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Wheezing in early childhood is common, occurring in approximately 50% of children before the age of 6 years.1 Understanding the role of respiratory viruses in triggering acute wheezing in children has been compromised by the lack of comparison groups in previous studies.2
The objective of this study was to investigate the association (using a control group) of two common viruses—influenza virus and respiratory syncytial virus (RSV)—with acute wheezing among children, aged 1–7 years, with a past history of wheezing.
Children, aged 1–7 years, with two or more previous wheezing episodes, were enrolled from a paediatric community practice and an emergency department during two consecutive winters (1997/1998, 1998/1999) into this concurrent case–control study.
Cases had previous wheezing and current symptoms of an upper respiratory infection and acute wheezing (clinical score of at least 1). Controls had previous wheezing and current symptoms of an upper respiratory tract infection, without acute wheezing (clinical score of 0) at the time of enrolment or within the week following enrolment. Children were excluded if they had received immunisation for influenza in the year of enrolment. The study was approved by the Hospital for Sick Children Research Ethics Board, and informed parental consent was obtained.
Baseline characteristics were collected and wheezing severity was graded using a clinical score (minimum to maximum range: 0–10). Nasopharyngeal swab specimens were collected and examined for influenza viruses A and B and RSV by immunofluorescence microscopy (antibodies from Light Diagnostics, Temecula, CA) and cell culture (RMK cells: Viromed Diagnostics, Minniapolis, MN; and MDCK cells: American Type Culture Collection, Rockwood, MD).
The odds ratio and 95% confidence interval were determined for influenza virus and RSV in children with acute wheezing (cases) relative to children with upper respiratory symptoms alone (controls). Separate analyses were undertaken for community cases versus controls, and all cases (community and emergency cases) versus controls.
Table 1 shows baseline characteristics. Table 2 shows the association between acute wheezing and virus infection. For influenza virus, the odds ratio indicates that infection is not associated with acute wheezing. The adjusted odds ratio (all cases versus controls) for the risk of acute wheezing in those with influenza was 0.52 (95% confidence interval, 0.27 to 1.03). For RSV, the odds ratio indicates that infection is associated with a threefold increase in the risk of acute wheezing.
Children with influenza virus (n = 43) and RSV (n = 58) were compared. Children with influenza virus were older (median age 3.6 years v 2.4 years, p = 0.002), had a lower median clinical score (0 v 2, p < 0.001), were more likely to be recruited from the community practice (87% v 59%, p = 0.003), and were less likely to be wheezing acutely (47% v 81%, p = 0.0003), compared to children with RSV. There were no differences in sex, history of smoke exposure, family history of asthma, and history of atopy.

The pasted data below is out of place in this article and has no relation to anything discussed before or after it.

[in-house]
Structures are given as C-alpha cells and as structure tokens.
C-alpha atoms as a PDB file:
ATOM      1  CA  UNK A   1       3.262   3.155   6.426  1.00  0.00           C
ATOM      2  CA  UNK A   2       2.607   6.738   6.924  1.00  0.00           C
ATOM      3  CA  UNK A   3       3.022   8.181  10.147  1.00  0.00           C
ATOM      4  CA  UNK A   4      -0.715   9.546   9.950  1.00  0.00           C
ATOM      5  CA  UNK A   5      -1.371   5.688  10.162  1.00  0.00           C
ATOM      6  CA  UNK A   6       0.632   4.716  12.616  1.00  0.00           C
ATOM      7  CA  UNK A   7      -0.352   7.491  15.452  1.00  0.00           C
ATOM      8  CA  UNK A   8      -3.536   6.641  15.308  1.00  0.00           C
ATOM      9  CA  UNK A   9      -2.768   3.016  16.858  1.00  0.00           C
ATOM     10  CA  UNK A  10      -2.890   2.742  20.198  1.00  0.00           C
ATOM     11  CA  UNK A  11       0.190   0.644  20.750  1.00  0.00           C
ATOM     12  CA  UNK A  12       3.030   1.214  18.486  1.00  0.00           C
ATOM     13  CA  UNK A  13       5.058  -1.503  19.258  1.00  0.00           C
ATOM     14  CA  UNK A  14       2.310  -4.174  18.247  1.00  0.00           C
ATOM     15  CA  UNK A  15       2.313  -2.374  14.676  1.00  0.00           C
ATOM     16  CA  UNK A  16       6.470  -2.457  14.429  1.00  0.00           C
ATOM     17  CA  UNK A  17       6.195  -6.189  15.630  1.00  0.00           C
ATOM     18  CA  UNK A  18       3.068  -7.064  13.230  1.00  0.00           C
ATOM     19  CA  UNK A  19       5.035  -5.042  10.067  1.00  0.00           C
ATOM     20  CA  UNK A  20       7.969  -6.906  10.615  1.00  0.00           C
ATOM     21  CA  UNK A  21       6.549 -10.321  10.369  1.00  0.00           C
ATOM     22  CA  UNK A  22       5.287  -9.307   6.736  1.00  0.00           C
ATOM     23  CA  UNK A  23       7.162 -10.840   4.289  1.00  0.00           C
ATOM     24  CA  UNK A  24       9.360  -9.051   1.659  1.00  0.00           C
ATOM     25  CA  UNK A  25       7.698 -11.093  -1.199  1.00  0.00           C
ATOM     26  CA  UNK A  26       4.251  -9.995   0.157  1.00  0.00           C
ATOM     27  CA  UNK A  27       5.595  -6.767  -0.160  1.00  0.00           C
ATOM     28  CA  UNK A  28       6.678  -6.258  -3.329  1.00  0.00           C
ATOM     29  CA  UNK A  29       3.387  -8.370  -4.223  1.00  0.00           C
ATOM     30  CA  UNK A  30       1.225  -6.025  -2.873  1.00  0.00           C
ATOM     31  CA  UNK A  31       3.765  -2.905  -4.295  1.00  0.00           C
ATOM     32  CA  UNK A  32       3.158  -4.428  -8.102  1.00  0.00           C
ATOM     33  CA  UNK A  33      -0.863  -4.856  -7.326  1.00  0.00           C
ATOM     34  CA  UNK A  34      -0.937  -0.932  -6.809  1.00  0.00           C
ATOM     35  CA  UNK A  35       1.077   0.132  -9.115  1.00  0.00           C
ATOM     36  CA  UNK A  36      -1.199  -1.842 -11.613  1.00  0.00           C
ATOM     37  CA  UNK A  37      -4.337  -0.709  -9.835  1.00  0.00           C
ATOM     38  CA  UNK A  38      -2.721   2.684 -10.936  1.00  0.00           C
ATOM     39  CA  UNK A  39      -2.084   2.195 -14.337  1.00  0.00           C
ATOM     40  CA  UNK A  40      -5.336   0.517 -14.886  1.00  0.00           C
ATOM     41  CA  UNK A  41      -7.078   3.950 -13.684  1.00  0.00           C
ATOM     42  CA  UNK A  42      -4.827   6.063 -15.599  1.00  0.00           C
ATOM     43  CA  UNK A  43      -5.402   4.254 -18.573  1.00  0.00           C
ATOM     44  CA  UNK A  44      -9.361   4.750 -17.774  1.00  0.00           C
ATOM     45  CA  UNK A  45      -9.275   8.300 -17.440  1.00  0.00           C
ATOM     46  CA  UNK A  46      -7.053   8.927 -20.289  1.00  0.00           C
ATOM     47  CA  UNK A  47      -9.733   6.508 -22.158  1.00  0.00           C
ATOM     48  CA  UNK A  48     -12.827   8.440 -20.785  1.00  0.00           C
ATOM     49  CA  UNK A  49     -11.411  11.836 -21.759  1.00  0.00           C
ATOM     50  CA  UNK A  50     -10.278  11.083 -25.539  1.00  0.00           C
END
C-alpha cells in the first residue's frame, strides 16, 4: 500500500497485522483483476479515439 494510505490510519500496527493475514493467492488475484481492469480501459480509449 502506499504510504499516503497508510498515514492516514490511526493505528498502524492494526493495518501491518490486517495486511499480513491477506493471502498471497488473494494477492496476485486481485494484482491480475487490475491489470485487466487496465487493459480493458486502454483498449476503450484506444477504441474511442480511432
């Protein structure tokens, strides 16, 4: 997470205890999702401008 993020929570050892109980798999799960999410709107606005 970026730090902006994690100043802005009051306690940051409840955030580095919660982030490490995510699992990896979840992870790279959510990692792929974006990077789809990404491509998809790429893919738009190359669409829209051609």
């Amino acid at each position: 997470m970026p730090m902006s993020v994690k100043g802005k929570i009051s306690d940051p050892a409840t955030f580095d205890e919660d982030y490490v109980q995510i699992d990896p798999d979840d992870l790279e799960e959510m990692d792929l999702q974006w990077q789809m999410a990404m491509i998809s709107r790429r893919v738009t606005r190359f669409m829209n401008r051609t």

When cases and controls were analysed for the viral aetiology of their respiratory illness, cases were three times as likely to be infected with RSV, but almost half as likely to be infected with influenza virus compared with controls. This finding existed in both the community and emergency department setting.
An extensive body of literature, summarised by Pattemore and colleagues,2 has found that influenza virus and RSV are commonly identified in wheezing illnesses and asthma exacerbations occurring in childhood. The interpretation of these studies is compromised in that control groups were not included for comparison. The unique contribution of our study was the inclusion of a control group, to allow for an estimate of the strength of the association.
Our study may be limited by the case–control study design. Although a prospective cohort study would be appropriate, this would be an intensive and invasive process, requiring participants to undergo repeated nasopharyngeal swabs, both when symptomatic (wheezing) and asymptomatic (not wheezing). Therefore, we designed a case–control study, in which controls were chosen to be free of wheezing (outcome) but comparable to cases with respect to risk of exposure. Thus, controls were selected from those individuals seeking care for broadly defined symptoms of an upper respiratory infection. A strength of the design was the inclusion of both community and emergency department controls. Furthermore, determination of outcome (wheezing) and exposure (virus infection) was conducted concurrently.
An unexpected finding was the trend of the association between influenza virus and wheezing, suggesting that infection might actually be associated with a reduced risk of wheezing (adjusted odds ratio 0.52, 95% confidence interval, 0.27 to 1.03). While this may have been a chance finding, it contrasts with previous studies, which have found a high influenza virus related morbidity in children with recurrent wheezing and asthma.3
New hypotheses have emerged regarding the role of viruses in promoting or preventing the development of persistent wheezing and asthma.4 Exposure to older children at home, children at day care, and repeated viral infections (other than lower respiratory tract infections) are thought to be protective.5,6
Understanding the role of respiratory viruses in triggering acute wheezing, and in the long term development or prevention of recurrent wheezing, will be important when considering strategies such as immunisation and antiviral therapy. In this context, we conclude that in our study the role of influenza virus in triggering acute wheezing in young susceptible children less than 7 years of age was weak, while the role of RSV in these children was strong.
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